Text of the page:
When the fires at Dillon’s Cross were reported, he immediately ordered the duty officer at Grattan Street to deal with it. However, as this group tried to cross the city in a motor-ambulance, they discovered fires now ablaze on Patrick Street and diverted to Sullivan’s Quay to raise the alarm. Hudson was now faced with an impossible situation.

He had neither the manpower nor equipment to deal with this, but, as a first response, he requested the authorities in Victoria Barracks use their own equipment to put out the fires at Dillon’s Cross. Unfortunately, that did not happen, leaving several buildings to burn to the ground.

Hindering attempts to fight the blaze

He then went to Patrick Street where he encountered several members of Auxiliaries actively hindering attempts to fight the blaze. Some reports later suggested that as the firefighters worked their hoses were cut and shots were fired over their heads. In any event, and in spite of their best efforts, the fires in the Munster Arcade and Cash’s soon spread to a number of adjacent buildings.

To make matters worse, several explosions also took place, indicating that the gas supply system underneath the city had also been compromised, and by the early hours of Sunday, December 12th, black smoke and soot filled the air while the streets were awash with dirty water and all sorts of debris.

Later on, and some distance away, another group broke into City Hall and the nearby Carnegie Free Library. Both buildings were set alight and when Hudson received word he could only find a mere seven men to deal with it. Unable to fight the fires, and prevented from gaining access to the fire hydrant, all they could do was watch both buildings go up in flames.

Another incident also took place that night a long way from the centre of the city. At 2 am, a combined military and police search operation took place at the home of Daniel Delaney on Dublin Hill.

His sons Jeremiah and Cornelius, both of whom were members of the IRA, were shot. Jeremiah died instantly and Cornelius was wounded, dying six days later. Both had been accused of taking part in the ambush at Dillon’s Cross – but, as we now know, they had not.

The following morning, the city was covered in a cloud of smoke. Exhausted groups of firemen were still at work hosing down buildings and by the time they had eventually extinguished all of the fires, more than five acres of property valued at £20 million had been destroyed and 1,000 people had also lost their jobs.

In the aftermath, it was abundantly clear who had been responsible but when Sir Hamar Greenwood, the chief secretary for Ireland, was questioned in the House of Commons, he denied the police had anything to do with it. Instead, he blamed the citizens of Cork for starting the blaze.

However, Genl Edward Strickland, general officer commanding (GOC) of 6th Division, knew exactly who had been responsible and he immediately redeployed ‘K’ Company of the Auxiliaries to Dunmanway in West Cork where, true to form, on December 15th, they shot and killed Canon Thomas Magner and a local man, Tadhg Crowley.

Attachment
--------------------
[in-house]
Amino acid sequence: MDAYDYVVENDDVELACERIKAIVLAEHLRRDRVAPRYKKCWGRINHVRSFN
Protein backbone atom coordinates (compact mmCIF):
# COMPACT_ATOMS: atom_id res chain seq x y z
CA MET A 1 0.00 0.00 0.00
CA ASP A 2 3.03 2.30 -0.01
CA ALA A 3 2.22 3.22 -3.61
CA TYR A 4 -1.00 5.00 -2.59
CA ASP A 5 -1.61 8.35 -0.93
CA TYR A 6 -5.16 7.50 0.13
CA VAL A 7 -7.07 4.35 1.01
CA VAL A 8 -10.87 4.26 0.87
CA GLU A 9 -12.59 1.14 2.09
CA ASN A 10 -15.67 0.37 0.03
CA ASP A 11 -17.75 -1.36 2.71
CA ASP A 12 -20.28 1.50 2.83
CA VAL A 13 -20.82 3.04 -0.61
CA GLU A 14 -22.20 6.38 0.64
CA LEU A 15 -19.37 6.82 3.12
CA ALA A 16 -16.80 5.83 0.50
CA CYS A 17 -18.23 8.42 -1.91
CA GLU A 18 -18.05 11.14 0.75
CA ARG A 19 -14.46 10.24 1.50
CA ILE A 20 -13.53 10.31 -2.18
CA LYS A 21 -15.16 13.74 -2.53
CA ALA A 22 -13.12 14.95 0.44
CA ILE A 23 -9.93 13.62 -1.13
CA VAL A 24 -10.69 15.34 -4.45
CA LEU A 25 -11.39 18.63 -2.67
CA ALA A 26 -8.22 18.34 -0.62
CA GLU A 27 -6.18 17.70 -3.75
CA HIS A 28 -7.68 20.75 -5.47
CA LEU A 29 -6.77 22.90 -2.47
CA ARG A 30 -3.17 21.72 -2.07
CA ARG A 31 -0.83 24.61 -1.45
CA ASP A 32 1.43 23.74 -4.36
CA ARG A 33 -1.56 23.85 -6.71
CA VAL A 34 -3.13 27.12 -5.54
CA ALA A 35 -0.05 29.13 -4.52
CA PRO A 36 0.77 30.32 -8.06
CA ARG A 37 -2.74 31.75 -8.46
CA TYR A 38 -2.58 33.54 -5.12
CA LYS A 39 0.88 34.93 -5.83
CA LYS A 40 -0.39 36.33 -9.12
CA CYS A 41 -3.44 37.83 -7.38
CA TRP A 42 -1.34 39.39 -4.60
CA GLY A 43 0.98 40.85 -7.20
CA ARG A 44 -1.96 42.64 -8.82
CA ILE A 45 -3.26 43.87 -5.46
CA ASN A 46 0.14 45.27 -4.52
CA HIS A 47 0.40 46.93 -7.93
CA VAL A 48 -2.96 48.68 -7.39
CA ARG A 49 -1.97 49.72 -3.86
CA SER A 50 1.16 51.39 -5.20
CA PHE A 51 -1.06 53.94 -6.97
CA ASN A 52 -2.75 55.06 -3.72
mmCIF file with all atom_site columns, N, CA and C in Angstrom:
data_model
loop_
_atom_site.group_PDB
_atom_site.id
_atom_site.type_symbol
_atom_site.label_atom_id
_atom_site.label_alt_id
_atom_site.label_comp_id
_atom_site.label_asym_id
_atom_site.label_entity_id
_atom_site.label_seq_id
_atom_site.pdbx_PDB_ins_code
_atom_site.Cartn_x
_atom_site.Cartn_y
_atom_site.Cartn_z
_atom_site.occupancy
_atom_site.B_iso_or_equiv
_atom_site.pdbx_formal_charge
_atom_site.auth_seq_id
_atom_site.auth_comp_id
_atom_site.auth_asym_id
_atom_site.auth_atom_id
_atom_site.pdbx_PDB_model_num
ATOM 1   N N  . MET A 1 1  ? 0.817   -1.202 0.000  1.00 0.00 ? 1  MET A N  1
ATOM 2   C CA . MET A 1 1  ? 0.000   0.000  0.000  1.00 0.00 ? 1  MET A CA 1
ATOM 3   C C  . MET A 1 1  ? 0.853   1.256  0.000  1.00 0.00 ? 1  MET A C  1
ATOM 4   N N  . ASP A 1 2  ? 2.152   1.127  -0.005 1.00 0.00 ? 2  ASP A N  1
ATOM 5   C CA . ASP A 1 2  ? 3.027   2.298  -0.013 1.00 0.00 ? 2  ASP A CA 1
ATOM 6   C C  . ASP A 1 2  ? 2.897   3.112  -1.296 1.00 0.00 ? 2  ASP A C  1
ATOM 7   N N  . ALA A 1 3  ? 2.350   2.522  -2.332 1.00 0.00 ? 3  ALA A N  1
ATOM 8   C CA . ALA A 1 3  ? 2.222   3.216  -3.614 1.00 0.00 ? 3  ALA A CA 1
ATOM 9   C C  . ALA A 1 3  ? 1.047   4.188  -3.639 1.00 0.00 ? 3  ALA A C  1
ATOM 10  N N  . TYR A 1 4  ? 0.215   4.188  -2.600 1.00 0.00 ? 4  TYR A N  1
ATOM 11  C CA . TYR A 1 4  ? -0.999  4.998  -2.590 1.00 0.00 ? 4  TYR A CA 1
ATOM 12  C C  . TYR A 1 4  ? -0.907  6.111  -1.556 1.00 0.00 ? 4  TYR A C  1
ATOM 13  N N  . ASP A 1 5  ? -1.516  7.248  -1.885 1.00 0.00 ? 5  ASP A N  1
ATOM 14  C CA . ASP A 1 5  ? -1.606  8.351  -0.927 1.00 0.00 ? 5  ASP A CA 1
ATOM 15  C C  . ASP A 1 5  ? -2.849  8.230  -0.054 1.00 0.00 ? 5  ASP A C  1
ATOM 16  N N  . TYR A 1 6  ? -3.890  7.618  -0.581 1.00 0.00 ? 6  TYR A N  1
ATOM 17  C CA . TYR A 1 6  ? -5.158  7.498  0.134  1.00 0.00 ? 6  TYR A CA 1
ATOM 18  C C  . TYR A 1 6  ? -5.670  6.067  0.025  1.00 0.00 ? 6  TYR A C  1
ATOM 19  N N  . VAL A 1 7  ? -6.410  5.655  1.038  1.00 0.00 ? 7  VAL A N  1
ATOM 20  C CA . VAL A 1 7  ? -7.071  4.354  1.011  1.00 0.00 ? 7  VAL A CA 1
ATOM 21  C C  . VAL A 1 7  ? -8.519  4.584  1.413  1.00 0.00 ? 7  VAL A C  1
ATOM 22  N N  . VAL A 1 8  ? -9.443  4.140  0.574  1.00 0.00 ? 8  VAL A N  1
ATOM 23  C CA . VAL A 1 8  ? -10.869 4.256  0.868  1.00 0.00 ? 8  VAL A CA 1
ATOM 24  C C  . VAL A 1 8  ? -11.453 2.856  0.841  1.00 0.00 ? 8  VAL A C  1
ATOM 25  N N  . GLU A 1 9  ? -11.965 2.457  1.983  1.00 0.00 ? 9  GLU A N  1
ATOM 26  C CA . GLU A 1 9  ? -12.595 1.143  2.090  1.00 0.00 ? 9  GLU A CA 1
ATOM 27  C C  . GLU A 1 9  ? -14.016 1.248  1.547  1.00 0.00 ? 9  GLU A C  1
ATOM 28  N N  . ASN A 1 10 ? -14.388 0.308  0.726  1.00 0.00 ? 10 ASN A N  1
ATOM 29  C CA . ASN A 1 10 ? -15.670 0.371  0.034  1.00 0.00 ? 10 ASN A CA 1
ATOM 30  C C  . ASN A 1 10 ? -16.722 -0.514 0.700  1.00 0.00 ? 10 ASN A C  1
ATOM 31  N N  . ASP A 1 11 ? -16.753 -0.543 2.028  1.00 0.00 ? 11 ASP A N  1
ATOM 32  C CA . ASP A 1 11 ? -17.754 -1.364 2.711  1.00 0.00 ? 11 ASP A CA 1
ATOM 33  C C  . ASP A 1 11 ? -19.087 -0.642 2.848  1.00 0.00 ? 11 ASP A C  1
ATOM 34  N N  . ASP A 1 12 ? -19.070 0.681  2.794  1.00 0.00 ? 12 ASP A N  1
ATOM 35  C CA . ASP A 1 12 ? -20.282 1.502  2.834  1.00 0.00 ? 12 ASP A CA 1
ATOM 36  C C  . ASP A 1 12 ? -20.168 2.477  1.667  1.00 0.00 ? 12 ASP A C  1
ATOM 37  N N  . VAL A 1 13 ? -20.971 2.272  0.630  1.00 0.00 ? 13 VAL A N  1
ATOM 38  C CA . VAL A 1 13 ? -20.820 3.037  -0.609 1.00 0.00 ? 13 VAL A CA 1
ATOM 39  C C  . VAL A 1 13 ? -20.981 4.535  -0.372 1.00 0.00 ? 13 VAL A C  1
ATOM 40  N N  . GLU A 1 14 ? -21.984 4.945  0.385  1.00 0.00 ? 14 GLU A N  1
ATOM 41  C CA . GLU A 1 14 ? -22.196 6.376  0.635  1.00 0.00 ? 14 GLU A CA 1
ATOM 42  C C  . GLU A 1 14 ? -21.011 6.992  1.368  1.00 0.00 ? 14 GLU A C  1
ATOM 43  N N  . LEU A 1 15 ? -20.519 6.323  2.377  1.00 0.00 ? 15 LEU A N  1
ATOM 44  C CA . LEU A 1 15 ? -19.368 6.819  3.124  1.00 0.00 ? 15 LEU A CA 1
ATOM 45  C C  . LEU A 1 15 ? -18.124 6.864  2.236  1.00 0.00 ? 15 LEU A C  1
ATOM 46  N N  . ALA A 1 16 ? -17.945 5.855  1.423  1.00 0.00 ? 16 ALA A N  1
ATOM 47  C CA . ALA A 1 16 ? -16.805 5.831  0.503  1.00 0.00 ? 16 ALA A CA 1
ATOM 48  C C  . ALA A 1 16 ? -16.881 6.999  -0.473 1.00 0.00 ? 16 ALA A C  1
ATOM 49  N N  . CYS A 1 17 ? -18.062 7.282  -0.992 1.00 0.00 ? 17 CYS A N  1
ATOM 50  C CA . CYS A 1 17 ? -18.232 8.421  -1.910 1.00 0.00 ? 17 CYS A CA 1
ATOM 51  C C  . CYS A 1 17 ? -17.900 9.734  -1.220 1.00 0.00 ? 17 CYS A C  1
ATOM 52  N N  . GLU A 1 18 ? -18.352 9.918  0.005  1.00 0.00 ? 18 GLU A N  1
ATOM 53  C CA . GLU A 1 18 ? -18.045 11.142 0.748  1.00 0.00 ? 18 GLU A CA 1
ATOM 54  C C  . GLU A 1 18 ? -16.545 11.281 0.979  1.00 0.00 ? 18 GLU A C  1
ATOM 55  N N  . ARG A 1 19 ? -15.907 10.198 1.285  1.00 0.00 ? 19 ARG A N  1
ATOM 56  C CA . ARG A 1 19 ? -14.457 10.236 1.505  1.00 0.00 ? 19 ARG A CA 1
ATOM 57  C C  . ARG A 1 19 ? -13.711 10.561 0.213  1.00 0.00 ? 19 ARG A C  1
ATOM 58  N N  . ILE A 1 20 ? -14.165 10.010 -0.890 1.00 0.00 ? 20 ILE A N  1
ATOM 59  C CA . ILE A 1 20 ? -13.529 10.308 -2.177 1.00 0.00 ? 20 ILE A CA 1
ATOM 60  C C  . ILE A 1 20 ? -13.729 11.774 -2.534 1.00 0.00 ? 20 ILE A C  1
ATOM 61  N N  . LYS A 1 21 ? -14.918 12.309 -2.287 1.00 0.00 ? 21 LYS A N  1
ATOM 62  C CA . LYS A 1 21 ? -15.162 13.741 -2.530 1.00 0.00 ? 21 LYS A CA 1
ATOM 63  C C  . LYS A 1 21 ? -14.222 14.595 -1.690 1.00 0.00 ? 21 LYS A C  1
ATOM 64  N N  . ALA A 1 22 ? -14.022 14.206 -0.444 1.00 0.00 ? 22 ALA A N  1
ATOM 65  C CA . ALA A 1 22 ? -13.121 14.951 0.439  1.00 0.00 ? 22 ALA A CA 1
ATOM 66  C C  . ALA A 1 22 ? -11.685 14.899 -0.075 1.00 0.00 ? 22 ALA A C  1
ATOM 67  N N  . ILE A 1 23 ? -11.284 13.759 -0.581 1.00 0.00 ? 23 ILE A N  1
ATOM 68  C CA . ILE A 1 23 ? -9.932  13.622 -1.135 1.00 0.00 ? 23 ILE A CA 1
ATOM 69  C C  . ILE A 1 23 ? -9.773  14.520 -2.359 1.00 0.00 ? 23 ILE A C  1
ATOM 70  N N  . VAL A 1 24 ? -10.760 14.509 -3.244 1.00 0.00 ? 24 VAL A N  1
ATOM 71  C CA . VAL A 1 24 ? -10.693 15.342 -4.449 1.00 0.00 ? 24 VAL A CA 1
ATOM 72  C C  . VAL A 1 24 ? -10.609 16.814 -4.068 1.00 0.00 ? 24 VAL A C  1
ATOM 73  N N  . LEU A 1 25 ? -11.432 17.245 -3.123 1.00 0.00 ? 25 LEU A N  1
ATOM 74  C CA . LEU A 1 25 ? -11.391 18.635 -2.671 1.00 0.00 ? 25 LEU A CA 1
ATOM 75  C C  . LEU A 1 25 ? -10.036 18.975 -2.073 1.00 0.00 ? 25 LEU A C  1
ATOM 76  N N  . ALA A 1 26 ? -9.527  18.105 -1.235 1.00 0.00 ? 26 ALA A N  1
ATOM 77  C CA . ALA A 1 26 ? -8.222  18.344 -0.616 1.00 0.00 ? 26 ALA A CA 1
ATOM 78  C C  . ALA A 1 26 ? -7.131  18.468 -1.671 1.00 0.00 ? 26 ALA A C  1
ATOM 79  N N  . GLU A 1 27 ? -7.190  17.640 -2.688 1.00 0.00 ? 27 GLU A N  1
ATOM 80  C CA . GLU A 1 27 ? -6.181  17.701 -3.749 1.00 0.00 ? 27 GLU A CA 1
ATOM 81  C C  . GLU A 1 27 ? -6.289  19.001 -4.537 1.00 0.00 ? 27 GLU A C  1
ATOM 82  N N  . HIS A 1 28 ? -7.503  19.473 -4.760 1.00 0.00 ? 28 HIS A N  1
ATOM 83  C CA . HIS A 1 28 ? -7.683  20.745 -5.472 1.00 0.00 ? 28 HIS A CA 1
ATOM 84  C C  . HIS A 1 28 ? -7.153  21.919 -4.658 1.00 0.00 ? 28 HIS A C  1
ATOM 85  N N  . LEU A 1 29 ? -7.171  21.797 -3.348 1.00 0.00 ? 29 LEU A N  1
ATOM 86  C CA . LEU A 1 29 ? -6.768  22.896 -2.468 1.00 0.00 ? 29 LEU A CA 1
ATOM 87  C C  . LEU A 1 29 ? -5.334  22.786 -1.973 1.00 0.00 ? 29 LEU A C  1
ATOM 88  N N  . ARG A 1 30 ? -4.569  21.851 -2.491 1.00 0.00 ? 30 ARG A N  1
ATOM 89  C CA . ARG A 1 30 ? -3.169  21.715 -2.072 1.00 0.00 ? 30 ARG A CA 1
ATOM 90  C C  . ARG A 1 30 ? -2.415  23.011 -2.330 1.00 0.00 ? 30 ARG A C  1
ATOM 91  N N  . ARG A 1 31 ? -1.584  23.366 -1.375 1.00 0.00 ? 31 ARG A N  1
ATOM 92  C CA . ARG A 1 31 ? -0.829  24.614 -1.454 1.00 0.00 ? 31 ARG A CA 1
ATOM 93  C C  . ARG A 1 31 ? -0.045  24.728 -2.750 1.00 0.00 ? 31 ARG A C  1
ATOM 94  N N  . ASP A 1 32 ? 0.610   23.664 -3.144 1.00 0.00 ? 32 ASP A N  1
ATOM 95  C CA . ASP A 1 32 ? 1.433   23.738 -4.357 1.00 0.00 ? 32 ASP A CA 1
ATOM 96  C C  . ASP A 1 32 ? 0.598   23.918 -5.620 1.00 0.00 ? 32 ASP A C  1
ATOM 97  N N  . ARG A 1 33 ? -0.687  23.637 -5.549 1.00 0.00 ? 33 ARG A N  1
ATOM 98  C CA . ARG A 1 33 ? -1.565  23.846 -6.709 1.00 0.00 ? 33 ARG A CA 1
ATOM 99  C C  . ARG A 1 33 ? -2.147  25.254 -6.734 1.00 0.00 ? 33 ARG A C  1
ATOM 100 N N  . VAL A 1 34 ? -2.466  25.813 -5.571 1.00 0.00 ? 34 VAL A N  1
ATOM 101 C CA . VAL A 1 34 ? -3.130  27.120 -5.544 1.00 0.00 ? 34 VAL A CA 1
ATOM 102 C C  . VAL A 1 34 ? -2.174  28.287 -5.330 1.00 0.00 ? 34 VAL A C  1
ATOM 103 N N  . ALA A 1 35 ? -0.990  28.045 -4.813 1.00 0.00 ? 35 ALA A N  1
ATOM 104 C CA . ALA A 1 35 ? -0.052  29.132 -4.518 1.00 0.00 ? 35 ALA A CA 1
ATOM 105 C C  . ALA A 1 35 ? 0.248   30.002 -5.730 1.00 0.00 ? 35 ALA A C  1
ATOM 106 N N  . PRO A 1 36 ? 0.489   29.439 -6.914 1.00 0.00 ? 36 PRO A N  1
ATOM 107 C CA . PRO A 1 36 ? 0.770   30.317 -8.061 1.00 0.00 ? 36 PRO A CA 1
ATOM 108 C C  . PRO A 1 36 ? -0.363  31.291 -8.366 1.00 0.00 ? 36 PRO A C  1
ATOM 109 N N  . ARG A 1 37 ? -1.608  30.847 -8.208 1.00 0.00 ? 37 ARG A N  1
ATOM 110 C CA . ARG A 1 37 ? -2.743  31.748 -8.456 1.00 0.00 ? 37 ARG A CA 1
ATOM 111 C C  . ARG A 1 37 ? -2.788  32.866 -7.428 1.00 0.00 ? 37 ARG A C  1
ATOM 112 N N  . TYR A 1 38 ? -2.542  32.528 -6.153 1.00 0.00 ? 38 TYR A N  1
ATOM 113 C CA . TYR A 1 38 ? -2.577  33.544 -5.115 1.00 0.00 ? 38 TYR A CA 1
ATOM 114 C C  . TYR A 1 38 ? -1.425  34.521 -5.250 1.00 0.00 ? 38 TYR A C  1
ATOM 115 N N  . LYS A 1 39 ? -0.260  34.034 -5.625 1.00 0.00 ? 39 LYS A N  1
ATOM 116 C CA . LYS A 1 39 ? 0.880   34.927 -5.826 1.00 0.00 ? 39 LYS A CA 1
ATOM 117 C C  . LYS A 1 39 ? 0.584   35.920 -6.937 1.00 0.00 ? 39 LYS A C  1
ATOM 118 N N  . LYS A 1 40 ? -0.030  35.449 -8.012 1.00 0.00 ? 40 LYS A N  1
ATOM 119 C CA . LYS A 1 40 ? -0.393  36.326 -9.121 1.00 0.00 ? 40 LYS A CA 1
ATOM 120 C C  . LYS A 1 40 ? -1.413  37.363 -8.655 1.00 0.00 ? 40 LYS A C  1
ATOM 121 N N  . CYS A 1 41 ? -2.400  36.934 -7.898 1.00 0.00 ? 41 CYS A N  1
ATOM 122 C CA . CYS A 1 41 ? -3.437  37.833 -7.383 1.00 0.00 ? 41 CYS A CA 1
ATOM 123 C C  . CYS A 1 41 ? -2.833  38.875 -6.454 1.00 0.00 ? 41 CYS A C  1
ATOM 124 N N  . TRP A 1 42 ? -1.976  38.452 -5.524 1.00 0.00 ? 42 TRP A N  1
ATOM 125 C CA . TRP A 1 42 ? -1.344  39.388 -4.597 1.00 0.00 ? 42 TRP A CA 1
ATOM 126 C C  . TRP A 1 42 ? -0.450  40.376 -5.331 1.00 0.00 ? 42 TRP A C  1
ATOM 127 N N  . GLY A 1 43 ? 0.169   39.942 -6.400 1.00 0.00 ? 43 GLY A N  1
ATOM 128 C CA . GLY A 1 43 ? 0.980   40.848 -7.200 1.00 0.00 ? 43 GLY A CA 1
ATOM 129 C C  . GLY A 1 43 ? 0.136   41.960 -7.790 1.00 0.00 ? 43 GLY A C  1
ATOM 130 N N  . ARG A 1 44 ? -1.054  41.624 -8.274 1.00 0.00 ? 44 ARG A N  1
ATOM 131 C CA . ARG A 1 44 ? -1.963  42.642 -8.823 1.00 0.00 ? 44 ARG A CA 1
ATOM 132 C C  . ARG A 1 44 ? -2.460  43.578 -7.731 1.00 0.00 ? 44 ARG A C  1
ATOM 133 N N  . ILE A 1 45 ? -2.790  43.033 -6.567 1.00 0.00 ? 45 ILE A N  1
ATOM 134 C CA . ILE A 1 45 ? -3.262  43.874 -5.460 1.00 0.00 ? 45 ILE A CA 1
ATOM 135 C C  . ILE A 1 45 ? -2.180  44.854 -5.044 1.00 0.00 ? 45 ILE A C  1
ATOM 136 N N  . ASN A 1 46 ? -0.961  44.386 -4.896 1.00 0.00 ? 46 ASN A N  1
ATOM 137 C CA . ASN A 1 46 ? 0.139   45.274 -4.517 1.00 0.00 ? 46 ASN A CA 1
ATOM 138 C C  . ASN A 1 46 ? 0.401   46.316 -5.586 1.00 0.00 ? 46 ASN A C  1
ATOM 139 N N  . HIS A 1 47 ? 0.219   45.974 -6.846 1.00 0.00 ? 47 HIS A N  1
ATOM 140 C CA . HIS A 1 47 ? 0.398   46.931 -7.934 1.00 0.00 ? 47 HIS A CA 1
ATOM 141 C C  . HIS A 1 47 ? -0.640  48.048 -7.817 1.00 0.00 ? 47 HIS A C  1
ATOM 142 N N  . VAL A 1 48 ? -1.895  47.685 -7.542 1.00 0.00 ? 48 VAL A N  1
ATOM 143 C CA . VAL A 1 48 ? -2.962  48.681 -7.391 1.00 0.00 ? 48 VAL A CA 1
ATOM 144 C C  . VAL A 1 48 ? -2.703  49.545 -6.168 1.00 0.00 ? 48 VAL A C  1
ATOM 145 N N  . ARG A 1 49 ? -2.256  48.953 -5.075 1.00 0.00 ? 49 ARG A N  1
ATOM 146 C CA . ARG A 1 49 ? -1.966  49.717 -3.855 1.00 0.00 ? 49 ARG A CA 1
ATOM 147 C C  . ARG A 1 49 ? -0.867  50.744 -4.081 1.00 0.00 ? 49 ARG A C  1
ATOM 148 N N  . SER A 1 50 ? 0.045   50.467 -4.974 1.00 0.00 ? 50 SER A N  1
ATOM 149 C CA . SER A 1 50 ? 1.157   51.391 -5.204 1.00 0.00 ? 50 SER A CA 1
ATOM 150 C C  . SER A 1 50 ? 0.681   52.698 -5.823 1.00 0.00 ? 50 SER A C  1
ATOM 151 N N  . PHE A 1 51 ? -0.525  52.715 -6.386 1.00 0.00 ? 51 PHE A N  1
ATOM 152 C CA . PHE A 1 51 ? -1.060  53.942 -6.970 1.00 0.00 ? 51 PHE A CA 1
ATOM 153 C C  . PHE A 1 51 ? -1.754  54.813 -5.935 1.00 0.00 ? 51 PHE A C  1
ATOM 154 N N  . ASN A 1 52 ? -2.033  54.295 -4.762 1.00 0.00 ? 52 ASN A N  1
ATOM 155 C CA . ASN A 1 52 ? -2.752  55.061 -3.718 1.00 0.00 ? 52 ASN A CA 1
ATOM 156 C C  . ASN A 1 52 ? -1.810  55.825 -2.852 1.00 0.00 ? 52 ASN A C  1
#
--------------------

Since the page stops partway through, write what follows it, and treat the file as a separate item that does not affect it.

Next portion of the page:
Meanwhile, on December 13th, the British government announced that a military court of inquiry chaired by Gen Strickland would be established to investigate the fires. However, this report was never published.

Another report conducted by the Irish Labour Party and Trade Union Congress was made public and it attributed all blame for the conflagration to elements of the Auxiliaries.

However, that in itself is far too simple an explanation. The reality is that by December 1920, the security situation in Ireland had deteriorated to a point of no return. The arrival of additional police in the form of the Auxiliaries and Black and Tans had originally been designed to prevent a full-scale militarisation of the problem – but it didn’t work.

The plan failed

The plan failed primarily because it was not thought out properly in the first place and because those it was designed to deter had no intention of desisting from their campaign of violence.

In all things historical, one can identify cause, effect and impact. It’s no different in this case. The cause can be found in the shock and revulsion amongst the police at what happened at Kilmichael. This never abated and was reinforced dramatically by the attack at Dillon’s Cross.

The effect generated was reversion to a very base instinct which demanded retribution. The impact was a massive reprisal which resulted in destruction of the centre of Cork city on the night of December 11th and 12th, 1920 – which all things considered in context was entirely predictable.

Dr Brendan O’Shea is co-author with Gerry White of The Burning of Cork, Mercier Press, 2006. Both are former Irish army officers